Why do farmers want these laws? “The most basic requirement is that they get a decent price for their produce,” Singh said. “A law on MSP will not harm farmers at all. The government is paying MSP even now, but middlemen are eating into it. If the law on MSP is enacted, farmers will definitely get the money. The benefit of MSP can reach fifty per cent of farmers, from six per cent.”
Sanjib Mukherjee, agriculture editor at Business Standard, believes it may not be easy to make MSP legally binding. “We have had numerous precedents,” he said. “In the past, when the Maharashtra government had disallowed the purchase of soybean below a certain price, traders reduced procurement. After negotiations, they bought, but only good quality soybean, leaving farmers to deal with the rest. The solution to this problem is that the government reconsider what crops MSP is really needed for,” he said at Gaon Connection’s Gaon Cafe.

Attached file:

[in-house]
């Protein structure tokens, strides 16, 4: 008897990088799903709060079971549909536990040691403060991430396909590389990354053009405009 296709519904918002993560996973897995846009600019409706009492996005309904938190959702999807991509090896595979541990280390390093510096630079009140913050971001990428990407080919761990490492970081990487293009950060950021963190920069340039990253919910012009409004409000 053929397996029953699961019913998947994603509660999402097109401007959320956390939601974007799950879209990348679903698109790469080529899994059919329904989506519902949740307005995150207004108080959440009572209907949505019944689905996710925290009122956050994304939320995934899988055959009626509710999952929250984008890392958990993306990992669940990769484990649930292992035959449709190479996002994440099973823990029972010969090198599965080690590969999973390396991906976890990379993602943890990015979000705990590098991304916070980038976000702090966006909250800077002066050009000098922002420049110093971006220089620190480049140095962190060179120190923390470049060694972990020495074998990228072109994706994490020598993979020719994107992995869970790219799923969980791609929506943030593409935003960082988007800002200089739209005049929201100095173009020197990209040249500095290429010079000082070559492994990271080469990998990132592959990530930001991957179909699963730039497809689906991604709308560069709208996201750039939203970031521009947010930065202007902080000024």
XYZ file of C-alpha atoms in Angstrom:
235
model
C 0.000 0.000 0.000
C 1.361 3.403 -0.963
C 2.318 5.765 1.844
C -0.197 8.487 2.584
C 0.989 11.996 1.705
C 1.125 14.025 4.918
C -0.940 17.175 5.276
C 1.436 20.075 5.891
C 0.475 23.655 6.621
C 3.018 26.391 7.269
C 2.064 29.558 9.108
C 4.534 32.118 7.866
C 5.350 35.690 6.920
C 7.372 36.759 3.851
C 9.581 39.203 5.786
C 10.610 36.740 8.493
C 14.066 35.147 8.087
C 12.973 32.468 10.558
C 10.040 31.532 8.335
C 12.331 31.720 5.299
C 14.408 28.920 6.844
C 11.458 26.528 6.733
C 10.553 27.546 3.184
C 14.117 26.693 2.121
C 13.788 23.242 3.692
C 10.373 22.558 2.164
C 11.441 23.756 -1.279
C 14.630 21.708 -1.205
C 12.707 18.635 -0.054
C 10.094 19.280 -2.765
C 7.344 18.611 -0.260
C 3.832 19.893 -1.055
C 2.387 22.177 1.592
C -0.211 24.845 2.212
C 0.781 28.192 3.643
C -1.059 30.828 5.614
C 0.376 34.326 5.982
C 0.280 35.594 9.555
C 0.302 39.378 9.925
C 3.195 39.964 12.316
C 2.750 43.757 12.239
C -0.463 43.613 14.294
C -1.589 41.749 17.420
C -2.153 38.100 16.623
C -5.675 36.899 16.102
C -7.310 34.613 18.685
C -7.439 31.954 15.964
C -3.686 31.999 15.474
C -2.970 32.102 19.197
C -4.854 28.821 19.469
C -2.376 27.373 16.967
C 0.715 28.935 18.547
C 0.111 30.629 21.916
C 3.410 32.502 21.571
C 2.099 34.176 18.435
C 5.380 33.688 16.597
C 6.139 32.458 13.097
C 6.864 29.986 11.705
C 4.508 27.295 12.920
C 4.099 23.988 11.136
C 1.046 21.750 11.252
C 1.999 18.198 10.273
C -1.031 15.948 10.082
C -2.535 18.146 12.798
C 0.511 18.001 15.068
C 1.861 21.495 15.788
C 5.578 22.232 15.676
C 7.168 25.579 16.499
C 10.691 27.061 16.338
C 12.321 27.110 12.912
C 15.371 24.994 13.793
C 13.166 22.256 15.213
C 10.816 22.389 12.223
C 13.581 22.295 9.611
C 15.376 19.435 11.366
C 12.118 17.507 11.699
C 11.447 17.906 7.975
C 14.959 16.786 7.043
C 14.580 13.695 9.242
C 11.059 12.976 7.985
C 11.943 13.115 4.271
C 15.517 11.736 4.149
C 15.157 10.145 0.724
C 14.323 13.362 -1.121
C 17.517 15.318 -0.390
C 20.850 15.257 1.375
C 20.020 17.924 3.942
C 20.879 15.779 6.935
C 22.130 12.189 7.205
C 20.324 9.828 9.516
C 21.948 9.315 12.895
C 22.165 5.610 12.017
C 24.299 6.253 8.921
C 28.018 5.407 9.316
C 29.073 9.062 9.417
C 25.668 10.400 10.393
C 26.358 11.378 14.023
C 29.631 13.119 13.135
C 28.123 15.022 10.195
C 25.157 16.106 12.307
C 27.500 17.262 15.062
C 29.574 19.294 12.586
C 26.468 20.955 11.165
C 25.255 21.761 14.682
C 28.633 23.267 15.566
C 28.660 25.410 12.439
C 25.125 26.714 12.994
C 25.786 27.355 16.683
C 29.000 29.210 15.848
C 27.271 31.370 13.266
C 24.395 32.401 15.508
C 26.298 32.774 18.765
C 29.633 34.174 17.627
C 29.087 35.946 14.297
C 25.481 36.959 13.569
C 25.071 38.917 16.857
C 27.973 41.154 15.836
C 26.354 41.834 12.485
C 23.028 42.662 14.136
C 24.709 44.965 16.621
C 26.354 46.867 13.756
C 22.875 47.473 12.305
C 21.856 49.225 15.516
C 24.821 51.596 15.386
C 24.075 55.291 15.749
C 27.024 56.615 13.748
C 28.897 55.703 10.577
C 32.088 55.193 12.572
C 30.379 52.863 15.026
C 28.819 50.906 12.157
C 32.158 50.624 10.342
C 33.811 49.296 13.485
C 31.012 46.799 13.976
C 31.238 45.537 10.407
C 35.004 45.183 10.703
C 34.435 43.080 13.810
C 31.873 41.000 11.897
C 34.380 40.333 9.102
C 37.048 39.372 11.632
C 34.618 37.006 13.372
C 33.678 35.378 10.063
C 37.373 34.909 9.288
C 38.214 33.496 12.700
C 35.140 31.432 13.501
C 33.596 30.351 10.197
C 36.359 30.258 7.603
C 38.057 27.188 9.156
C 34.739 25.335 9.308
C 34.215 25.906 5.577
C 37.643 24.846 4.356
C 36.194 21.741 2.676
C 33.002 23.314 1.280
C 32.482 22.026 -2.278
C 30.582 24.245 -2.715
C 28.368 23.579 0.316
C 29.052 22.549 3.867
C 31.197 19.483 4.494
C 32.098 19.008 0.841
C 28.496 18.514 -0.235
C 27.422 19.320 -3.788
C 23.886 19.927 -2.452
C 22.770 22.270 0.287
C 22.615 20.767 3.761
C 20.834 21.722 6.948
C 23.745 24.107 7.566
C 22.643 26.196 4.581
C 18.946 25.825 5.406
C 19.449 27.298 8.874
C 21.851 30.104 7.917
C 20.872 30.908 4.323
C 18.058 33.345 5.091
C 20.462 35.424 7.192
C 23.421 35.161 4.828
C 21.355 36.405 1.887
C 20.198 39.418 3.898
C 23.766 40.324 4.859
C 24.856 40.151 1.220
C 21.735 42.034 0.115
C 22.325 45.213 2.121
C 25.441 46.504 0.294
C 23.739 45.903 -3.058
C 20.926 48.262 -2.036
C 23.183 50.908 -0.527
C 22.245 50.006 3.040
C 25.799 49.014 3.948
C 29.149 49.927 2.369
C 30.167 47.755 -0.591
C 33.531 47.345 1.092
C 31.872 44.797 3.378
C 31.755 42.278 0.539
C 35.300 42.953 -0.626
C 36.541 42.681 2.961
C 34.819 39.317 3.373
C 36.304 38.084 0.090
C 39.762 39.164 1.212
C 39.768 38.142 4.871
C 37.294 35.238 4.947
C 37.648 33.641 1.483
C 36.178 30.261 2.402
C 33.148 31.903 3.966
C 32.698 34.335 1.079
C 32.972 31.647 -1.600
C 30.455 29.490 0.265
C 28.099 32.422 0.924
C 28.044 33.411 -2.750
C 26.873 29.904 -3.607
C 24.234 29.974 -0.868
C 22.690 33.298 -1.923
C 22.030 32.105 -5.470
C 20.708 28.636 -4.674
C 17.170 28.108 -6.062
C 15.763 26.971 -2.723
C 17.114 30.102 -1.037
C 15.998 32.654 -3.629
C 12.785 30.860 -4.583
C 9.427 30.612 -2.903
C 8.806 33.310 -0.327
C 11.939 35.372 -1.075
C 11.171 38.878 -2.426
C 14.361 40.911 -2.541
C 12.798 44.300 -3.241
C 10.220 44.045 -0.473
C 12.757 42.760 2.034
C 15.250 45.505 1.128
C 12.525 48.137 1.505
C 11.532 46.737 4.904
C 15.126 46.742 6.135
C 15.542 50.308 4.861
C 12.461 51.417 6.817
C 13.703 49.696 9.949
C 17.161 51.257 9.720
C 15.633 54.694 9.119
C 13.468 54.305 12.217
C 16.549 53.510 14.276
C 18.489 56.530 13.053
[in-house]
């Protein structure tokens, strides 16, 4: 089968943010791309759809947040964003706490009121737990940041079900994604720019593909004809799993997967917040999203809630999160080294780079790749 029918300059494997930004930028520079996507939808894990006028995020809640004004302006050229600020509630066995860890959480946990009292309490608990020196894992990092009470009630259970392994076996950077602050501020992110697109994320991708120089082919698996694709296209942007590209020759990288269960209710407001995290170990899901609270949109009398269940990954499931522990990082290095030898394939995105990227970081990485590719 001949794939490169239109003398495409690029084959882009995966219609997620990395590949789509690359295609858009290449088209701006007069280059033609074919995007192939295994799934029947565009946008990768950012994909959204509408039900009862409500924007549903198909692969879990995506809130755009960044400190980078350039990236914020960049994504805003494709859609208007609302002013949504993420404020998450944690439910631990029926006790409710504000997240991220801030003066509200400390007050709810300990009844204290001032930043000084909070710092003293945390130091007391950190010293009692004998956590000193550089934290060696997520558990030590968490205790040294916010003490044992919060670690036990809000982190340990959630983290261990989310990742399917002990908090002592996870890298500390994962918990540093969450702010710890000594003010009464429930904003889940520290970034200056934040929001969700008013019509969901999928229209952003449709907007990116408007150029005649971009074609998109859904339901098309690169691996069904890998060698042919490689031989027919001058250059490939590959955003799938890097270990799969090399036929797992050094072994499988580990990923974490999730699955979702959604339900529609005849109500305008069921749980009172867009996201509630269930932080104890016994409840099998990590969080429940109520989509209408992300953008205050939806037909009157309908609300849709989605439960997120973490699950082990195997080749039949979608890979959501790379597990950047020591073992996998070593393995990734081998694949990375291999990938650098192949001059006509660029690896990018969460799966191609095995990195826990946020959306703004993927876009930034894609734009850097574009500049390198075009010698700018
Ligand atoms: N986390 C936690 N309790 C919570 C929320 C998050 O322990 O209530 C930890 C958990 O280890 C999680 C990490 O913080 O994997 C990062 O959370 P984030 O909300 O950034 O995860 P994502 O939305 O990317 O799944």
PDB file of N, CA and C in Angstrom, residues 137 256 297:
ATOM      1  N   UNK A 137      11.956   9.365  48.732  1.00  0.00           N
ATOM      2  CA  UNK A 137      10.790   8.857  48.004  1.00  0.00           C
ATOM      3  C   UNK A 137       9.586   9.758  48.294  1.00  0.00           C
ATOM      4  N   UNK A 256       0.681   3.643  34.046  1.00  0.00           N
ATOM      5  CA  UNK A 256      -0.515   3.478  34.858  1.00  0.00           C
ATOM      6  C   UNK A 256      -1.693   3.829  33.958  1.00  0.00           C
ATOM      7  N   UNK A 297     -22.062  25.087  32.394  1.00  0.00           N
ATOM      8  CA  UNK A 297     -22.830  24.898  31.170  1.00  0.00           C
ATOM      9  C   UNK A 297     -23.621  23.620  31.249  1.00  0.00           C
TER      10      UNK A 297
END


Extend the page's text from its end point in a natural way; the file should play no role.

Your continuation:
Chandrasen, a retired professor from the department of agricultural economics at Banaras Hindu University (BHU), told Gaon Connection that “one of the solutions may be that the government consider schemes that benefit farmers directly, like the Kisan Samman Nidhi scheme, or increase the budget under Kisan Samman Nidhi”.
This, he said, would help stabilise market rate, benefit farmers and “we won’t have to face confrontation at the WTO. Further, farmers also need to go beyond the cultivation of paddy or wheat and understand and respond to the market”, he added.